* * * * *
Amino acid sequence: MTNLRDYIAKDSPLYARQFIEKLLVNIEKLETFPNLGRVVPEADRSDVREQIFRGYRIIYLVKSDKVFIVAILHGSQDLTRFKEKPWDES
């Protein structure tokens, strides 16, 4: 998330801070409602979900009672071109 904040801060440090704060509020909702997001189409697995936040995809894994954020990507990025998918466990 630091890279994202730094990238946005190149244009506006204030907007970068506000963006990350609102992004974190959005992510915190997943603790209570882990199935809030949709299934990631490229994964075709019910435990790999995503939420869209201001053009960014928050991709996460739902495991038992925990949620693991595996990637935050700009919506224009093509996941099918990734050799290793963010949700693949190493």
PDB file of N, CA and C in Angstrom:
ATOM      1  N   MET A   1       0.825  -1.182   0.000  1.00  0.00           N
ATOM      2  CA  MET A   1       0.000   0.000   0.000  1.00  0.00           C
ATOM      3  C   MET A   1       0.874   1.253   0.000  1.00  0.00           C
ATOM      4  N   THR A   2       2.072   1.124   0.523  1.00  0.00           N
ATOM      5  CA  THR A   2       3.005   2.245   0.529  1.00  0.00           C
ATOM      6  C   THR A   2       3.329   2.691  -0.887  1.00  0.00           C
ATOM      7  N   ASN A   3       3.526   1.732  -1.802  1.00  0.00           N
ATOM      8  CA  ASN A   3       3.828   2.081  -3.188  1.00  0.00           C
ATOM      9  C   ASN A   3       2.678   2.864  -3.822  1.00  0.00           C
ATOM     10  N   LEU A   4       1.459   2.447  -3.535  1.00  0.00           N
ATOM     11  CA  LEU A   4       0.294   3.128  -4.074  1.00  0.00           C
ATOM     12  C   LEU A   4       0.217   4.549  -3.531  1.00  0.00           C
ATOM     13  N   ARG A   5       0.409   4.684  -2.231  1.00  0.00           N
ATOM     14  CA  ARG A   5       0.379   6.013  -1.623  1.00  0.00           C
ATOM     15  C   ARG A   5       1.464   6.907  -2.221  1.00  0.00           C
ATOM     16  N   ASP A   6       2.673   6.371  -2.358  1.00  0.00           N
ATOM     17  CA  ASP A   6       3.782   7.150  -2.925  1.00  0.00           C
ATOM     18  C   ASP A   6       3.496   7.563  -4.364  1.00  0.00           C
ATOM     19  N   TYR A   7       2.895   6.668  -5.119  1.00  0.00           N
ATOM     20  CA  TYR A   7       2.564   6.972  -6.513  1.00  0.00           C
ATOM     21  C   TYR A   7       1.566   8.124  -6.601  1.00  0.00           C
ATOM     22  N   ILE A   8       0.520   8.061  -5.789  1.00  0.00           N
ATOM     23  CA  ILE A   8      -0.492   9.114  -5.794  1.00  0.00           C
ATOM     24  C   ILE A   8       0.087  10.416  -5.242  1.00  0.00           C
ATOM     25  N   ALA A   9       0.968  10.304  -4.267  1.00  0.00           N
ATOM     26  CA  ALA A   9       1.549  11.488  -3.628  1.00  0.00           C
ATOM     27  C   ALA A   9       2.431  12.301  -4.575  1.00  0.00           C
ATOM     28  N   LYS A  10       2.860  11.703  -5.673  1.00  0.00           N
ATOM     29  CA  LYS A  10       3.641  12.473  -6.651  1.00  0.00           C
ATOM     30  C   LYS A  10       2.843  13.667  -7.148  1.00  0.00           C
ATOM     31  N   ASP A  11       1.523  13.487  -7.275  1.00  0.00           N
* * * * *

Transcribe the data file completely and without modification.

Amino acid sequence: MTNLRDYIAKDSPLYARQFIEKLLVNIEKLETFPNLGRVVPEADRSDVREQIFRGYRIIYLVKSDKVFIVAILHGSQDLTRFKEKPWDES
């Protein structure tokens, strides 16, 4: 998330801070409602979900009672071109 904040801060440090704060509020909702997001189409697995936040995809894994954020990507990025998918466990 630091890279994202730094990238946005190149244009506006204030907007970068506000963006990350609102992004974190959005992510915190997943603790209570882990199935809030949709299934990631490229994964075709019910435990790999995503939420869209201001053009960014928050991709996460739902495991038992925990949620693991595996990637935050700009919506224009093509996941099918990734050799290793963010949700693949190493």
PDB file of N, CA and C in Angstrom:
ATOM      1  N   MET A   1       0.825  -1.182   0.000  1.00  0.00           N
ATOM      2  CA  MET A   1       0.000   0.000   0.000  1.00  0.00           C
ATOM      3  C   MET A   1       0.874   1.253   0.000  1.00  0.00           C
ATOM      4  N   THR A   2       2.072   1.124   0.523  1.00  0.00           N
ATOM      5  CA  THR A   2       3.005   2.245   0.529  1.00  0.00           C
ATOM      6  C   THR A   2       3.329   2.691  -0.887  1.00  0.00           C
ATOM      7  N   ASN A   3       3.526   1.732  -1.802  1.00  0.00           N
ATOM      8  CA  ASN A   3       3.828   2.081  -3.188  1.00  0.00           C
ATOM      9  C   ASN A   3       2.678   2.864  -3.822  1.00  0.00           C
ATOM     10  N   LEU A   4       1.459   2.447  -3.535  1.00  0.00           N
ATOM     11  CA  LEU A   4       0.294   3.128  -4.074  1.00  0.00           C
ATOM     12  C   LEU A   4       0.217   4.549  -3.531  1.00  0.00           C
ATOM     13  N   ARG A   5       0.409   4.684  -2.231  1.00  0.00           N
ATOM     14  CA  ARG A   5       0.379   6.013  -1.623  1.00  0.00           C
ATOM     15  C   ARG A   5       1.464   6.907  -2.221  1.00  0.00           C
ATOM     16  N   ASP A   6       2.673   6.371  -2.358  1.00  0.00           N
ATOM     17  CA  ASP A   6       3.782   7.150  -2.925  1.00  0.00           C
ATOM     18  C   ASP A   6       3.496   7.563  -4.364  1.00  0.00           C
ATOM     19  N   TYR A   7       2.895   6.668  -5.119  1.00  0.00           N
ATOM     20  CA  TYR A   7       2.564   6.972  -6.513  1.00  0.00           C
ATOM     21  C   TYR A   7       1.566   8.124  -6.601  1.00  0.00           C
ATOM     22  N   ILE A   8       0.520   8.061  -5.789  1.00  0.00           N
ATOM     23  CA  ILE A   8      -0.492   9.114  -5.794  1.00  0.00           C
ATOM     24  C   ILE A   8       0.087  10.416  -5.242  1.00  0.00           C
ATOM     25  N   ALA A   9       0.968  10.304  -4.267  1.00  0.00           N
ATOM     26  CA  ALA A   9       1.549  11.488  -3.628  1.00  0.00           C
ATOM     27  C   ALA A   9       2.431  12.301  -4.575  1.00  0.00           C
ATOM     28  N   LYS A  10       2.860  11.703  -5.673  1.00  0.00           N
ATOM     29  CA  LYS A  10       3.641  12.473  -6.651  1.00  0.00           C
ATOM     30  C   LYS A  10       2.843  13.667  -7.148  1.00  0.00           C
ATOM     31  N   ASP A  11       1.523  13.487  -7.275  1.00  0.00           N